\[\sigma \sim \mathcal{N}(\mu=0, \sigma=1), ~ \alpha \geq 0\]This also results in a distribution which only has density \( \geq 0 \), and has a low density at higher values.

```
sigma_prior <- function(x) ifelse(x>=0, 2*dnorm(x, 0, 1), 0)
plot(sigma_prior, 0, 6, n=300, xlab='Sigma', ylab='',
main="Noise standard deviation parameter prior",
yaxt='n', bty='n', lwd=3, col=c_blue_mid)
```

### Generating Data from a Gaussian Process

We’ll be using Stan to generate and fit Bayesian models of Gaussian processes and, later, hidden Markov models. Stan is a Bayesian modeling package which allows us to use the Stan language to describe a model, and then fit the model to data from R (Stan also has interfaces to Python, Matlab, etc).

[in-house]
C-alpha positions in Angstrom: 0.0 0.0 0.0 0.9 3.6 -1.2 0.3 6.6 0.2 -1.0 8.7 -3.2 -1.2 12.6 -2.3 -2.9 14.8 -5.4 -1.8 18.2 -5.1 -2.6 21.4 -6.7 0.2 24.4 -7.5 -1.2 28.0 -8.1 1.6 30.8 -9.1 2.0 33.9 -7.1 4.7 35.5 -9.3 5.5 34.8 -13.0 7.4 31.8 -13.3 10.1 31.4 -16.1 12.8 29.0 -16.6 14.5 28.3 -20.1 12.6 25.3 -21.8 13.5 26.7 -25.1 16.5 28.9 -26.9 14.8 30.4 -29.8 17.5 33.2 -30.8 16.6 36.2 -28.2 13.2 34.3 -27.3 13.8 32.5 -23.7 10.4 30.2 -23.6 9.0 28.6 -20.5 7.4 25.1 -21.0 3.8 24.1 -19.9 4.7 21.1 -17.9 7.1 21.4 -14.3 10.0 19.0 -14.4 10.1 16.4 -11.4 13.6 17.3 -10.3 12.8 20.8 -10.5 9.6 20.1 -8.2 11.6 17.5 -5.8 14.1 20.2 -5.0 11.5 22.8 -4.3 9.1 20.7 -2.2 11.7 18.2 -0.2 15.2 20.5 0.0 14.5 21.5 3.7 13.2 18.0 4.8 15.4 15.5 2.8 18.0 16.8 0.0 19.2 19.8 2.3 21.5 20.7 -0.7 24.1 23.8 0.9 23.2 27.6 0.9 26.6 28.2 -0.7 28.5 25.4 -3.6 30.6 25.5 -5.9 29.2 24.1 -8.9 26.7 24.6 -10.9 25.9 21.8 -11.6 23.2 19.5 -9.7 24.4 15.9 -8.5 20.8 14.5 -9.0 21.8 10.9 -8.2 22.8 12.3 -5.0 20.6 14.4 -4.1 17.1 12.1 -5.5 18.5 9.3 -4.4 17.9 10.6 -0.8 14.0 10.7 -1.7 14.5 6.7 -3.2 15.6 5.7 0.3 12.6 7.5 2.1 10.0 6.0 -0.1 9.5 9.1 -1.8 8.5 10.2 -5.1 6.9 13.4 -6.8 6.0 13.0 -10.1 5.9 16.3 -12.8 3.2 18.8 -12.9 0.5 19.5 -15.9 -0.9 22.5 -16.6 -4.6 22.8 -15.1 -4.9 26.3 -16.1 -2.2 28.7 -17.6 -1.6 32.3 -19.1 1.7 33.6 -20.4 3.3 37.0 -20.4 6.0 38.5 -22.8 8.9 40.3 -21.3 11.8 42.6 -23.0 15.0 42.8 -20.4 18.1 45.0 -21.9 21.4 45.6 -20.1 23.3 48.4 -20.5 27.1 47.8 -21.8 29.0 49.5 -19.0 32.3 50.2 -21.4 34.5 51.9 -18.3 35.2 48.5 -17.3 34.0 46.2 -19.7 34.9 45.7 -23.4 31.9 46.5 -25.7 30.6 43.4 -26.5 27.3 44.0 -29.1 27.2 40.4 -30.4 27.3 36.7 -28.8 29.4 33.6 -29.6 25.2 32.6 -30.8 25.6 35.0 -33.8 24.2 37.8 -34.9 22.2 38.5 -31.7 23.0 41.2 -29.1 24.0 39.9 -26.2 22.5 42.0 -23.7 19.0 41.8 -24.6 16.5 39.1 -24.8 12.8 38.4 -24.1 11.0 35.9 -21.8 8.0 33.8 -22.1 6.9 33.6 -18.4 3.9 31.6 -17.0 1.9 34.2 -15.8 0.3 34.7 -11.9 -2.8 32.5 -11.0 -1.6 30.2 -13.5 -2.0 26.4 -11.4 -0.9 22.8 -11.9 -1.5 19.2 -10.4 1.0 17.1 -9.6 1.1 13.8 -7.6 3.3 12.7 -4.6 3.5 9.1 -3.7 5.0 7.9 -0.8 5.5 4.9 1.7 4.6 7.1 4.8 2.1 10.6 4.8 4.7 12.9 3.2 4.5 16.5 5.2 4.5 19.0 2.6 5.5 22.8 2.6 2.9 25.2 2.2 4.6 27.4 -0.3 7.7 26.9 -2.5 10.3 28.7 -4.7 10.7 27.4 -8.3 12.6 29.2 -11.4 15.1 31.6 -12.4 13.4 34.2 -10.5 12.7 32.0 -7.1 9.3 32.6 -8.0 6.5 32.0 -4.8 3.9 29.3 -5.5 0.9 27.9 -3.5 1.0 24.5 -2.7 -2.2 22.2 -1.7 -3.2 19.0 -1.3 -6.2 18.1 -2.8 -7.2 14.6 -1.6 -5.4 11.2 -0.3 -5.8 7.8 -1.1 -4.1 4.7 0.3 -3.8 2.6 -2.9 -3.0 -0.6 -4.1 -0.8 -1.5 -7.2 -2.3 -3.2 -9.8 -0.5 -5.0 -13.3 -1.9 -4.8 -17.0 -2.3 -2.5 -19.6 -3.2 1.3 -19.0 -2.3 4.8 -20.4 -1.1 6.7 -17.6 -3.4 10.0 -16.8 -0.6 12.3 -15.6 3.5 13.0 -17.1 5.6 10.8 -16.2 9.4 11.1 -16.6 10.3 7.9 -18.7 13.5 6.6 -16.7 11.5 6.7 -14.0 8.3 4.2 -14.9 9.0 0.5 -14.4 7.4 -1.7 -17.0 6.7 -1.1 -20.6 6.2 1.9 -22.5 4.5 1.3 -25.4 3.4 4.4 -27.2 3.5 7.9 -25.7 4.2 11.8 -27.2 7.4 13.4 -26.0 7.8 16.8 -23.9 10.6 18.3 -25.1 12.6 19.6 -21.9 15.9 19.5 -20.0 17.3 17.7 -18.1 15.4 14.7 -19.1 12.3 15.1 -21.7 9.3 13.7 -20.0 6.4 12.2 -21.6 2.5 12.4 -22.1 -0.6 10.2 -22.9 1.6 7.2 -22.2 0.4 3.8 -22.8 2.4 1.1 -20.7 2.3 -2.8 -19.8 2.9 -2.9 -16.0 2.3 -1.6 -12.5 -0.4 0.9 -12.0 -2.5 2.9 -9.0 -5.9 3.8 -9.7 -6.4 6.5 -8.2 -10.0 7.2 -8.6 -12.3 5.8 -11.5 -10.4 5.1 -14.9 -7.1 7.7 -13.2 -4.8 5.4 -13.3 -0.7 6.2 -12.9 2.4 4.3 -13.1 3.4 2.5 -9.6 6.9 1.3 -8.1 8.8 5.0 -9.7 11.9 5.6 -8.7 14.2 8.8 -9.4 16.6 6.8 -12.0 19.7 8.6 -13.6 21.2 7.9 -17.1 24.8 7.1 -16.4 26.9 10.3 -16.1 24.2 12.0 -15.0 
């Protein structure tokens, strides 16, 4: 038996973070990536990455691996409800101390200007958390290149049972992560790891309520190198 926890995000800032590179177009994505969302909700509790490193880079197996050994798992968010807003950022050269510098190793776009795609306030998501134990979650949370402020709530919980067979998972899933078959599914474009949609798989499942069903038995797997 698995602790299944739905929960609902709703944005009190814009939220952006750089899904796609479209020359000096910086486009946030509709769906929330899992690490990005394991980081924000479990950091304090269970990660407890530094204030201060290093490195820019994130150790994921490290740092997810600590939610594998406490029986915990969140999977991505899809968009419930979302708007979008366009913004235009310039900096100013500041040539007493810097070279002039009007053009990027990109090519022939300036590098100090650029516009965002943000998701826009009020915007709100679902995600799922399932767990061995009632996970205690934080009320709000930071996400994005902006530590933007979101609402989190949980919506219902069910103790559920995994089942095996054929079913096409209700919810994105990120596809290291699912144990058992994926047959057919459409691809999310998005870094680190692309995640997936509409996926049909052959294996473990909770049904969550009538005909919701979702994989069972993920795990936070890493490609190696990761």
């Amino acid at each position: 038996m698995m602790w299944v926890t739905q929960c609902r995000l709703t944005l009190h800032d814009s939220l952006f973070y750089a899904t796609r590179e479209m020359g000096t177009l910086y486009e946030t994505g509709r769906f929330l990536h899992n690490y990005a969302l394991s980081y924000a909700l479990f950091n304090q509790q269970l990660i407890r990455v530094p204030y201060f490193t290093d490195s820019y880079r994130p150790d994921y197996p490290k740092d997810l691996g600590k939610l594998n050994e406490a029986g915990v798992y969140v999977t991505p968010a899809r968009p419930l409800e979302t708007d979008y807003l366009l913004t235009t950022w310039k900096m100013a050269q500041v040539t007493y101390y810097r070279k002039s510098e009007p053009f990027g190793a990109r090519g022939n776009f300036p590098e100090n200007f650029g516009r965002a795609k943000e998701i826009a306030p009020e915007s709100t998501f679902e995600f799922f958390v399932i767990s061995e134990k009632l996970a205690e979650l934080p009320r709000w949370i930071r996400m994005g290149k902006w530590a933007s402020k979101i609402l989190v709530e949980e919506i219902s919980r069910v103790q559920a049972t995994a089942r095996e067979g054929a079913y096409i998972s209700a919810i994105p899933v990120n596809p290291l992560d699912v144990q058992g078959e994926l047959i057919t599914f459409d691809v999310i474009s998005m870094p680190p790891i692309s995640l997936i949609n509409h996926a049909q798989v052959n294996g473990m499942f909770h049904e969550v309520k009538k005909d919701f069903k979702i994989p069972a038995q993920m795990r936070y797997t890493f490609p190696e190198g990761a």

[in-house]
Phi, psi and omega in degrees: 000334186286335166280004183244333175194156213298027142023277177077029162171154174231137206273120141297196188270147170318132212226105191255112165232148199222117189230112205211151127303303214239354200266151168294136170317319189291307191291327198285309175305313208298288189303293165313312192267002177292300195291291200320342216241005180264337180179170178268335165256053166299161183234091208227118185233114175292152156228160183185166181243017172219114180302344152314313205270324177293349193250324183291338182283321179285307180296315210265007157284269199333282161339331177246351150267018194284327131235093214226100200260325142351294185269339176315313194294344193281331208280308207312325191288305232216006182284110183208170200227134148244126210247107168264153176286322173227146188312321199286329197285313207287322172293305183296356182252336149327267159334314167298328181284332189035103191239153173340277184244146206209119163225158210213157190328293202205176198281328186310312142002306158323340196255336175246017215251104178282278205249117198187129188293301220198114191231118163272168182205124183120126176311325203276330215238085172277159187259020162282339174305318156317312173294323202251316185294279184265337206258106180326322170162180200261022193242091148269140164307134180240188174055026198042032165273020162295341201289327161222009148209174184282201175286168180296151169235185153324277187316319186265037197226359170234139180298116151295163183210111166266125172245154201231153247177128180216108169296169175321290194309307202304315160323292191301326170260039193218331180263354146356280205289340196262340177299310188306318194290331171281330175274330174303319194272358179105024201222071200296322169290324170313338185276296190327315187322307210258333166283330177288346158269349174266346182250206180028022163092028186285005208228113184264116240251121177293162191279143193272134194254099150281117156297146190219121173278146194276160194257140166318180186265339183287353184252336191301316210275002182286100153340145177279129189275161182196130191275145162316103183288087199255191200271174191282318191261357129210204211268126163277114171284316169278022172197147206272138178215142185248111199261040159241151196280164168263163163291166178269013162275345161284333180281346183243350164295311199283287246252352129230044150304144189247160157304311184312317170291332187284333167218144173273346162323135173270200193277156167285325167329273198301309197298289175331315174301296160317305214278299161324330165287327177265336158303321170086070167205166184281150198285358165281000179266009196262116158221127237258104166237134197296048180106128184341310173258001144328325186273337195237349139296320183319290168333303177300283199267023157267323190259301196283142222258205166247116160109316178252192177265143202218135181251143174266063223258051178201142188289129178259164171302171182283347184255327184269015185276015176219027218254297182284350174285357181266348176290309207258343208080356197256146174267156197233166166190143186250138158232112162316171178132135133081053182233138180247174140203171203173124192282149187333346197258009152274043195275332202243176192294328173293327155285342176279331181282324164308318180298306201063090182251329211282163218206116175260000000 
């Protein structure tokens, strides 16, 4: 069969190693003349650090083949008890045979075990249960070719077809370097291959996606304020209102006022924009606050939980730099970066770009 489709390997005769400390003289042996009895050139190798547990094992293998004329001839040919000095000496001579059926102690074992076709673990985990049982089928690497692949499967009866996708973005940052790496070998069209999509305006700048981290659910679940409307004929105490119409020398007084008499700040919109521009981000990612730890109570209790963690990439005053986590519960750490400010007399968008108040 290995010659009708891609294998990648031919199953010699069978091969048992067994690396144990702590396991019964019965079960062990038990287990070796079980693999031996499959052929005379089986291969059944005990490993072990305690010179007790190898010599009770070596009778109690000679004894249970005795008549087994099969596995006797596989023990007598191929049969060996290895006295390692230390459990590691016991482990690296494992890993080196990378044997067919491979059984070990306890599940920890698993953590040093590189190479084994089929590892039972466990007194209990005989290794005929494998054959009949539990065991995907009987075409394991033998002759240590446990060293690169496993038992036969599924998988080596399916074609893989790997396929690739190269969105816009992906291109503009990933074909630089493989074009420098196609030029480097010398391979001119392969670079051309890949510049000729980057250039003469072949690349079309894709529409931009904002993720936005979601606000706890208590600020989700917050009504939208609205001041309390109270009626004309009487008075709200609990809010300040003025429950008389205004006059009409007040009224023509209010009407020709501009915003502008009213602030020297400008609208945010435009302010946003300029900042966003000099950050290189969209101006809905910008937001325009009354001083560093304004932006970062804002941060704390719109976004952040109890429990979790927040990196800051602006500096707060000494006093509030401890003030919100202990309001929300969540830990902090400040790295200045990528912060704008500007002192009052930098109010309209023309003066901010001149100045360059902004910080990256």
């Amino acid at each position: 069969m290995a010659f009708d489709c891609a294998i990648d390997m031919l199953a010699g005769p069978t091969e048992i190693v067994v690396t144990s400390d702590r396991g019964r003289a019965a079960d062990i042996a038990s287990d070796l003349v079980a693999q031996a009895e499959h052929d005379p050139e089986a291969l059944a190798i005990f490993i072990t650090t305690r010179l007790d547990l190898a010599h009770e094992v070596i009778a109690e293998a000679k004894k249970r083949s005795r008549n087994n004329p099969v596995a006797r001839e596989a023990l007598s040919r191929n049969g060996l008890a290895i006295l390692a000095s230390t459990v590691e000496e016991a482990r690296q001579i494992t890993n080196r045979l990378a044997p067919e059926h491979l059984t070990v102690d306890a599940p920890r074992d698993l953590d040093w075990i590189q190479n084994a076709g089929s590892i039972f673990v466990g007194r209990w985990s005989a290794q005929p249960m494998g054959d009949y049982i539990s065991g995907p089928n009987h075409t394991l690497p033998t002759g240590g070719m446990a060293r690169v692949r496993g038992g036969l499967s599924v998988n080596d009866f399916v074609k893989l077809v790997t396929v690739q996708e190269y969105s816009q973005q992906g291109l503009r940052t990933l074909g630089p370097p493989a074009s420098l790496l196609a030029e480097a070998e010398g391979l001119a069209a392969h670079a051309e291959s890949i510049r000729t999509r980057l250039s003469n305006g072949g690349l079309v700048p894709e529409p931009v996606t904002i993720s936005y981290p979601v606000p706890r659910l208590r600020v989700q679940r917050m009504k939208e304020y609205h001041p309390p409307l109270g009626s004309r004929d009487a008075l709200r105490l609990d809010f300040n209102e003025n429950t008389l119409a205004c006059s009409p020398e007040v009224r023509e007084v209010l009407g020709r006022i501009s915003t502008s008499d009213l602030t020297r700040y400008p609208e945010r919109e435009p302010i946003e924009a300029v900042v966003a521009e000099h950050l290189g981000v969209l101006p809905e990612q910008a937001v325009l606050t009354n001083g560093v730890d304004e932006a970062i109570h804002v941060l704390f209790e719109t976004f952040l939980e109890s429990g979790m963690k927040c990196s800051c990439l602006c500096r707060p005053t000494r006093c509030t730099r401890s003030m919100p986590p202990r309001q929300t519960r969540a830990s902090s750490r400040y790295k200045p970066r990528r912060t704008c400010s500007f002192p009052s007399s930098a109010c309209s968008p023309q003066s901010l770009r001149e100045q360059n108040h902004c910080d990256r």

A Stan program consists of several blocks. The first block describes what input data the model can expect, and the second block contains how to transform to that data before using it to fit or generate data. The “parameters” block contain a list of free parameters of the model, and the “model” block contains how to compute the posterior probability of the model given parameter values and the data. For now, we’re just generating data (and not fitting the model to data) so we’ll leave those blocks empty. Finally, the “generated quantities” block computes output data.

```
writeLines(readLines("simulate_lgp.stan"))
```

```
data {
int<lower=1> N; //number of datapoints
real x[N]; //x values
real<lower=0> rho; //length scale
real<lower=0> alpha; //marginal/output/signal standard deviation
real<lower=0> sigma; //noise standard deviation
}
transformed data {